The Day Jesus Returns
Let’s have a quick survey: Raise your hand if you sung about prostitution and/or murder in your church service yesterday? I’m guessing, if you did raise your hand, that you are probably a missionary serving with OPUM and that I probably sang alongside you yesterday. For the rest of you, I imagine that these subjects are not common themes in your hymnody or worship song selections.
In Nakaale, however, we sing about these things frequently. The reason stems from the fact that a common trope for worship songs here involves giving a list of sins. Perhaps it is a list of evils that the faithful will leave behind in this world when they inhabit the presence of Christ. Perhaps we are remarking on all of the different people that God has brought into his kingdom. Perhaps it is an iteration of activities that the believer forsakes when he or she claims the name of Christ. Examples abound. On one level, these songs are popular because they are easy to learn, easy to follow, and have snappy tunes.
We sang at least one this past Sunday, and it was appropriate because we are currently holding a class for prospective members of our congregation during Sunday School. For the next couple of weeks, we will be discussing a list of activities that an individual must leave behind when he or she claims the name of Christ. Animal Sacrifice, Drunkenness, Violence, Sexual Immorality and Polygamy round out the list of sins most endemic to our area. Yesterday, Pastor Dave led the discussion about animal sacrifice. The issue is complicated because there are many variations on this theme in Karamoja. We have a church member who was approached by a witch-doctor and told that his son would die if he did not give the witch-doctor a goat to sacrifice. This is clearly out of the question. If rain comes late one year, a goat may be killed and its entrails read for guidance on what to do. Again, taboo. Sometimes, the elders of a village will ask you to kill a bull for them to enjoy together. Eating meat with the elders sounds great. What if they then want to give you a blessing? What if the whole community is having a coming-of-age ceremony that involves some or all of the above? Can you give an animal? Can you even attend?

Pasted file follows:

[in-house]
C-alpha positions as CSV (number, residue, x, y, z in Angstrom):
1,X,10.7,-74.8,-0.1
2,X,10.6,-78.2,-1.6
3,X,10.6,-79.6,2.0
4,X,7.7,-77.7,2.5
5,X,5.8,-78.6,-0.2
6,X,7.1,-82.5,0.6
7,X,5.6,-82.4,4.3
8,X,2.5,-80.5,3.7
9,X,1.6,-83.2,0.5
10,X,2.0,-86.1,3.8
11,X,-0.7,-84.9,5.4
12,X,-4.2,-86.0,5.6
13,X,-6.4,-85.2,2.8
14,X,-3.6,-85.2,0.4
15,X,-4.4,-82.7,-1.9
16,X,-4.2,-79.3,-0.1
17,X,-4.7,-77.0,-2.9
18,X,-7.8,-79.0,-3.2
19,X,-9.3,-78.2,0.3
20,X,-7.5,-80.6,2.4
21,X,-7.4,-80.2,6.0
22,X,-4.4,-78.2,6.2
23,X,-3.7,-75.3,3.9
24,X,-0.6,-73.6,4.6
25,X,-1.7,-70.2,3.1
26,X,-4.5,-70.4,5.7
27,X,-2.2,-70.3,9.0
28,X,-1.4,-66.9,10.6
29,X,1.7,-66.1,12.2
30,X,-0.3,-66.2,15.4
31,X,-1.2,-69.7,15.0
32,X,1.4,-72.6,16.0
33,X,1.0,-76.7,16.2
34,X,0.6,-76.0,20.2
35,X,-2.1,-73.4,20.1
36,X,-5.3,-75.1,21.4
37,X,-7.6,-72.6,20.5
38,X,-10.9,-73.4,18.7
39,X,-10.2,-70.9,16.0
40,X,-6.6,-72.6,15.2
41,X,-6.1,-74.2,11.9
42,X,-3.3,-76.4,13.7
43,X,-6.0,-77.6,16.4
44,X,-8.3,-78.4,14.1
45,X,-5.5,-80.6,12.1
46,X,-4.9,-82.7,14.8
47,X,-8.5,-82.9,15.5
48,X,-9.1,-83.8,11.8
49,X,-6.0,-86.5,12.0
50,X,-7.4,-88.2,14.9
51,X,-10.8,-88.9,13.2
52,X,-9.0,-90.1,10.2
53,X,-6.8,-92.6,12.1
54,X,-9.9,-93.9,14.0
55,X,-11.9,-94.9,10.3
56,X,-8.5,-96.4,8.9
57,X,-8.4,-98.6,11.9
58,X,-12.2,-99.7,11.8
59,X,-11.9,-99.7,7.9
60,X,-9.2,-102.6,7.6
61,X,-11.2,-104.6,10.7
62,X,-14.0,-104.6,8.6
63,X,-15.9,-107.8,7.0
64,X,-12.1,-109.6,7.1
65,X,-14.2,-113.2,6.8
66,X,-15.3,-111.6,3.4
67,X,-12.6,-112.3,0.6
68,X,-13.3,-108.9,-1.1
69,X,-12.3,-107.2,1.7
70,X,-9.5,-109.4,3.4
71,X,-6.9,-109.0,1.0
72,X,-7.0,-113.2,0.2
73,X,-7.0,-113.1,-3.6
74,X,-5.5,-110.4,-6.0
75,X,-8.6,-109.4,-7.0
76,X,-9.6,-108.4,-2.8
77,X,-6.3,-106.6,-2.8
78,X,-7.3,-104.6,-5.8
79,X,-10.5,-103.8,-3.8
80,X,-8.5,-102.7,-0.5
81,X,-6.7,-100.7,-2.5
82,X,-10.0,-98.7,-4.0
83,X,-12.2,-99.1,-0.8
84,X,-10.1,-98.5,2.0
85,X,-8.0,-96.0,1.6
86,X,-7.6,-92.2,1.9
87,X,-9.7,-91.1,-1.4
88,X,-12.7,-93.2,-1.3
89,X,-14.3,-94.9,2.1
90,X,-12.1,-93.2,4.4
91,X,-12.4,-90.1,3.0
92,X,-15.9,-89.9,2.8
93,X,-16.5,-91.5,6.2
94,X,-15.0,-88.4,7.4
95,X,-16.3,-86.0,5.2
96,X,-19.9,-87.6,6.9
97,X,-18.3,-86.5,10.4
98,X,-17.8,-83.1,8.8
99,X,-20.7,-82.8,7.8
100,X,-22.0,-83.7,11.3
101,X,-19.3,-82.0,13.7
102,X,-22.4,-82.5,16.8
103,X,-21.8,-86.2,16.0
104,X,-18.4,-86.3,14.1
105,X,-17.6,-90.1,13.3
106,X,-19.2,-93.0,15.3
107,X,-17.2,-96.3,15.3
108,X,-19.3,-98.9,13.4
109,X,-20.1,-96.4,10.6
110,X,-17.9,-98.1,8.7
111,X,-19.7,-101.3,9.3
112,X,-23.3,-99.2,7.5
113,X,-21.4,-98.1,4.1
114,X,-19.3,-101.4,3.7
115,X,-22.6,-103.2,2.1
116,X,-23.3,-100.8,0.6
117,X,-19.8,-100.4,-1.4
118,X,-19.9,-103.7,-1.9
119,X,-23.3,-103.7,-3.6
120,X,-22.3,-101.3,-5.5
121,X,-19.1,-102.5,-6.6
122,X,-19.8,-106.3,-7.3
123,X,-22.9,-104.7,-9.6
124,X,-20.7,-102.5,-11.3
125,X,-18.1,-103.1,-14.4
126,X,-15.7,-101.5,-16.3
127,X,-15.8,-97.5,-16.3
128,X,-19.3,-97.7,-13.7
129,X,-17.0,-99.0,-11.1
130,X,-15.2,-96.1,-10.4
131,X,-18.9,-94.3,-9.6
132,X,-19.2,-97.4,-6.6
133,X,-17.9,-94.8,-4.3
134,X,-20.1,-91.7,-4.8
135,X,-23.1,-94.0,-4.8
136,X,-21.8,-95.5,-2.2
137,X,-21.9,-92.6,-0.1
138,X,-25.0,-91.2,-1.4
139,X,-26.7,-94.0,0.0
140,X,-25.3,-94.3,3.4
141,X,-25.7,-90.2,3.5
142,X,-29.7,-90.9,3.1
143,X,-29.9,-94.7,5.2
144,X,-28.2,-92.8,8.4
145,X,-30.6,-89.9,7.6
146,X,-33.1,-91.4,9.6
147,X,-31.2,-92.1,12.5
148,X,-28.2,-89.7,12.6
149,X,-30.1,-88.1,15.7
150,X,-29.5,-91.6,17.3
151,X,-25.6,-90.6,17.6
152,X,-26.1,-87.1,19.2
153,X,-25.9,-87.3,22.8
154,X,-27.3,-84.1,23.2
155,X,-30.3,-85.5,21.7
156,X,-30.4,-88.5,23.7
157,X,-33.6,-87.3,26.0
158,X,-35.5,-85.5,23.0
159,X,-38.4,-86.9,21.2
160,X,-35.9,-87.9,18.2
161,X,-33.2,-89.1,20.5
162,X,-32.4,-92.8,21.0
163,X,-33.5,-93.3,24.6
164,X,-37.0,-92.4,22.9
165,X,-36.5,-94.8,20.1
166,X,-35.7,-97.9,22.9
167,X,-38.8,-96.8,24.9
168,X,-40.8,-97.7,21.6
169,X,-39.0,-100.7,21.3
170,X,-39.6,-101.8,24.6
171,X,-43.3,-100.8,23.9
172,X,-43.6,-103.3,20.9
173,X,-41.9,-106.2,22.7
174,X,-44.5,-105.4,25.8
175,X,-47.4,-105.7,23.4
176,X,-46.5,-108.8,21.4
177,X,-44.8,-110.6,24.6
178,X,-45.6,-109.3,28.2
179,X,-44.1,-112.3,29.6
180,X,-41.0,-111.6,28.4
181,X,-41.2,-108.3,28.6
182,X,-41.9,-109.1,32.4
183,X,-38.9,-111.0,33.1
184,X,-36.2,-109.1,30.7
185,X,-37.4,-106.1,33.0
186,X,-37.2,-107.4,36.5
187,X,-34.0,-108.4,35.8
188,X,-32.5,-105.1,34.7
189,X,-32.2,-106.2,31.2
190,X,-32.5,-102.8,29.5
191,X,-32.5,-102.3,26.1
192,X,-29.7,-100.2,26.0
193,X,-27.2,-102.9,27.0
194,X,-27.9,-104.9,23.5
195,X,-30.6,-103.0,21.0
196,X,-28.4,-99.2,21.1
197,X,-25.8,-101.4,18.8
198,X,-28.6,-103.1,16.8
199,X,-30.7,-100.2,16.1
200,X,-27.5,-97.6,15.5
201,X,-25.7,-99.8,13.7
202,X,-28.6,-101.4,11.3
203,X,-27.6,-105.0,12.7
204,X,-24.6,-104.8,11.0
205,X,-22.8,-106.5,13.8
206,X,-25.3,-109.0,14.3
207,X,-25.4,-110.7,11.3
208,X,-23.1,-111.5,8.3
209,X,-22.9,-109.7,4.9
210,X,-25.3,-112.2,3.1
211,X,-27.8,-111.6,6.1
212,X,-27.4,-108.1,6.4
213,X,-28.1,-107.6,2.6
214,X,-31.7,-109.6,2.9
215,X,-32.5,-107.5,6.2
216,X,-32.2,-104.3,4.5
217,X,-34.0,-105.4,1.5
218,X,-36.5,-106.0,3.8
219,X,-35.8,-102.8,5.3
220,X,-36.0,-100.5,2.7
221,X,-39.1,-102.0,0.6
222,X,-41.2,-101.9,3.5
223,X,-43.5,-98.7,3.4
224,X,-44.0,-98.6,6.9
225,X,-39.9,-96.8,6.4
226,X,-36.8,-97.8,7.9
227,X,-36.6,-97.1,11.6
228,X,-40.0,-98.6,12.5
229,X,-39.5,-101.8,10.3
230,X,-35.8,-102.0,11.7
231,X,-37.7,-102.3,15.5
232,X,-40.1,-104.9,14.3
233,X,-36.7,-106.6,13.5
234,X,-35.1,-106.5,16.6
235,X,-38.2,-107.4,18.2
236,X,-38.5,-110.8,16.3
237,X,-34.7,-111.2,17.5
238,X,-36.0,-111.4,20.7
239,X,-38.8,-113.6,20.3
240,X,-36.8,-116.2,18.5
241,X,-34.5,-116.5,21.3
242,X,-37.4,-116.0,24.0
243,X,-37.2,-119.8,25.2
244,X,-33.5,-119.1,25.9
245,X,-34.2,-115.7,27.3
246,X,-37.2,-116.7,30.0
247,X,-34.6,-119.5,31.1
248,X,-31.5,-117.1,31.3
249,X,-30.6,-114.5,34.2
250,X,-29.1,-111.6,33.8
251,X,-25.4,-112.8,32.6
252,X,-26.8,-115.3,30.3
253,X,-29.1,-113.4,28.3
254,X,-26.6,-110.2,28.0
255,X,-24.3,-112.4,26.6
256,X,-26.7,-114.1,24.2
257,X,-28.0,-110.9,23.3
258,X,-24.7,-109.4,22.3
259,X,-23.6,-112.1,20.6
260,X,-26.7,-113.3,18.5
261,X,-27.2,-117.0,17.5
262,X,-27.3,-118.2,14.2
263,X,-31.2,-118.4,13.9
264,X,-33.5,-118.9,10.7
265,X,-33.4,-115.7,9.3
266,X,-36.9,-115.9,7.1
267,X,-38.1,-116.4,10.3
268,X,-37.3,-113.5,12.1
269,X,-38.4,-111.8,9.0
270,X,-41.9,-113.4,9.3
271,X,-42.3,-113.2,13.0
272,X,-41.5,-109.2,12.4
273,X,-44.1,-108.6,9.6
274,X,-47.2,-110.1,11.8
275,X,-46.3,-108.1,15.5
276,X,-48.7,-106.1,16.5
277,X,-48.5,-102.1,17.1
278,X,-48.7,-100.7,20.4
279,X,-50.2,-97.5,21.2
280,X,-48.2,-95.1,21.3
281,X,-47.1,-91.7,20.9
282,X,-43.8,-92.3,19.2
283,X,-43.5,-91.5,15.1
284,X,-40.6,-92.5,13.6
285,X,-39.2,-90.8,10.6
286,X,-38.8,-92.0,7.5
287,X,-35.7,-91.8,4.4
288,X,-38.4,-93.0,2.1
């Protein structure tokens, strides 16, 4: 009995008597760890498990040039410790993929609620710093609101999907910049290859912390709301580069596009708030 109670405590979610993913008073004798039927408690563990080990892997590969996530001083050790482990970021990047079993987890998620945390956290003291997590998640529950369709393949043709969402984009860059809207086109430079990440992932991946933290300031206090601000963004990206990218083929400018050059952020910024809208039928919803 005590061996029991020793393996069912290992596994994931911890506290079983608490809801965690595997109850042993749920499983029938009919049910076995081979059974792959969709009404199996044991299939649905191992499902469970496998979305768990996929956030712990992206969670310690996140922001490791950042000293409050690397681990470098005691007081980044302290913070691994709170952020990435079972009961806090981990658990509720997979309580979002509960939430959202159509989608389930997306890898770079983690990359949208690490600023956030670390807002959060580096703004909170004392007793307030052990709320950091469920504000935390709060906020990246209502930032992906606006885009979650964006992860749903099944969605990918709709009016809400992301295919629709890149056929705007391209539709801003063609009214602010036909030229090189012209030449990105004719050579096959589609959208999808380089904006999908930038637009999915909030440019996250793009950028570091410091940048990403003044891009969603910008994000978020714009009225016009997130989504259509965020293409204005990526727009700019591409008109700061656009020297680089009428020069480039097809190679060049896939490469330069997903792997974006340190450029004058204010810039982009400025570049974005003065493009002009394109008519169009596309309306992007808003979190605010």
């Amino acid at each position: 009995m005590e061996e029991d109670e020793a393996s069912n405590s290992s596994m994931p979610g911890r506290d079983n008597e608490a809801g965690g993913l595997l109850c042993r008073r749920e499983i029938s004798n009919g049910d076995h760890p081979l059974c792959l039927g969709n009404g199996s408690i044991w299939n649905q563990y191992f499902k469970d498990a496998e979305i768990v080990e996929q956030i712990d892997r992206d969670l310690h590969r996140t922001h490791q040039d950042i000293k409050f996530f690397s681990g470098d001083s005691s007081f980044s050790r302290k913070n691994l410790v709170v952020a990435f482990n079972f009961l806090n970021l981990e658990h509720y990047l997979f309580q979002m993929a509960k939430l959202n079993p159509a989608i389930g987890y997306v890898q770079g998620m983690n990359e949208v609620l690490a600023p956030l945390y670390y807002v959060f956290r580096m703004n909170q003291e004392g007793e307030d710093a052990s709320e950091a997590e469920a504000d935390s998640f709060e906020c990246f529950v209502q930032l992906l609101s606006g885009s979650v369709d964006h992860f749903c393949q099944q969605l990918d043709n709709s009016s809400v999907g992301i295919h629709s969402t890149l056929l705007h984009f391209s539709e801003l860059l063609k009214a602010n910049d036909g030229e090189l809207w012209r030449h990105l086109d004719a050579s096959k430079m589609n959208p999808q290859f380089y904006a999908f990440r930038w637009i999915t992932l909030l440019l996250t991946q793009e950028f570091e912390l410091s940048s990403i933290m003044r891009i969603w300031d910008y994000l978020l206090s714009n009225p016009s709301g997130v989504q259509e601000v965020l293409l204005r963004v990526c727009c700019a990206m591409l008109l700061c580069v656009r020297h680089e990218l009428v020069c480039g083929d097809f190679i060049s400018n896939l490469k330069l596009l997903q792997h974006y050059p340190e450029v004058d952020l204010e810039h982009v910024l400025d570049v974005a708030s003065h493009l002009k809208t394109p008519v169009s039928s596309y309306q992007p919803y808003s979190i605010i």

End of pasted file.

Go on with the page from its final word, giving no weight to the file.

One of our members, a certain Lomilo Paul, asked about this last question. If you are the first son, you are expected to provide the animal for this ceremony, and if you refuse, he explained that the elders will send people to capture and beat you with rods. Dave said that we have two options open to us—we deny the sacrifice of Christ by participating in these animal sacrifices, or we choose to suffer with Christ and look to his sacrifice as our source of blessing and salvation. We had just finished partaking in the Lord’s Supper. Dave reiterated Paul’s words that we cannot partake of the table of the Lord and the table of demons together. The crucified body and blood of Christ is either everything to us or it is nothing; there is no middle road.
It was fitting that the sermon had been on the flight into Egypt. Pastor Al’s message focused around two questions, the second of which was—why was Christ spared? So the story goes, when Herod learned of a rival king born in Bethlehem, fearing competition to his rule, he ordered the killing of all male children in Bethlehem under two years of age. Hundreds, if not thousands, of babies were killed. Jesus escaped. Why? The answer to the question is that God had his own timing and plan for the earthly life of his son. And while he escaped from Herod, there came a day when God did not spare him. There came a day when Christ was delivered up to be crucified according to the eternal plan of his father. And it was in this sacrifice that we are called to place our full and complete hope. To look to Christ’s sacrifice is to reject every other.
As happy as we are to sing about prostitution and murder, we sing a song called “Akuwar ŋina Eboŋunio Yesu” (The Day Jesus Returns) with equal relish. The stanza that always gets me says,
Eyakaun akigoro (There will be crying)
Neni a ŋulu eminasi ŋakwapin (By those who love the things of this world)
Igorosi nooi (They will cry much)
Ekerete nooi (They will run much)
Etwakete daadaŋ (They will all die)
Igorosi nooi nooi (They will cry very much)
Ekerete nooi nooi (They will run very much)
Etwakete daadaŋ (They will all die)
Nai emamu nyeanyunete (But they will not see)
Lokoku ŋolo Ituŋanan (The Son of Man)
The tune and the enthusiasm with which we sing it is jarring when one reflects on the words, but the balance comes on the anticipation of the next stanza:
Eyakaun alakara (There will be joy)
Neni a ŋulu epiosi ŋakwapin (Among those who overcome the world)
Elakara nooi (Much joy)
Eosi nooi (Much singing)
Elakara nooi nooi (Very much joy)
Eosi nooi nooi (Very much singing)
Those who face certain persecution (in varying degrees) from their community if they are bold enough to sing with conviction these songs and forsake the sinful culture by which they are surrounded, perhaps find something overwhelmingly joyous in the vision of the Son of Man coming on the clouds. May he find faithfulness in Nakaale when he does.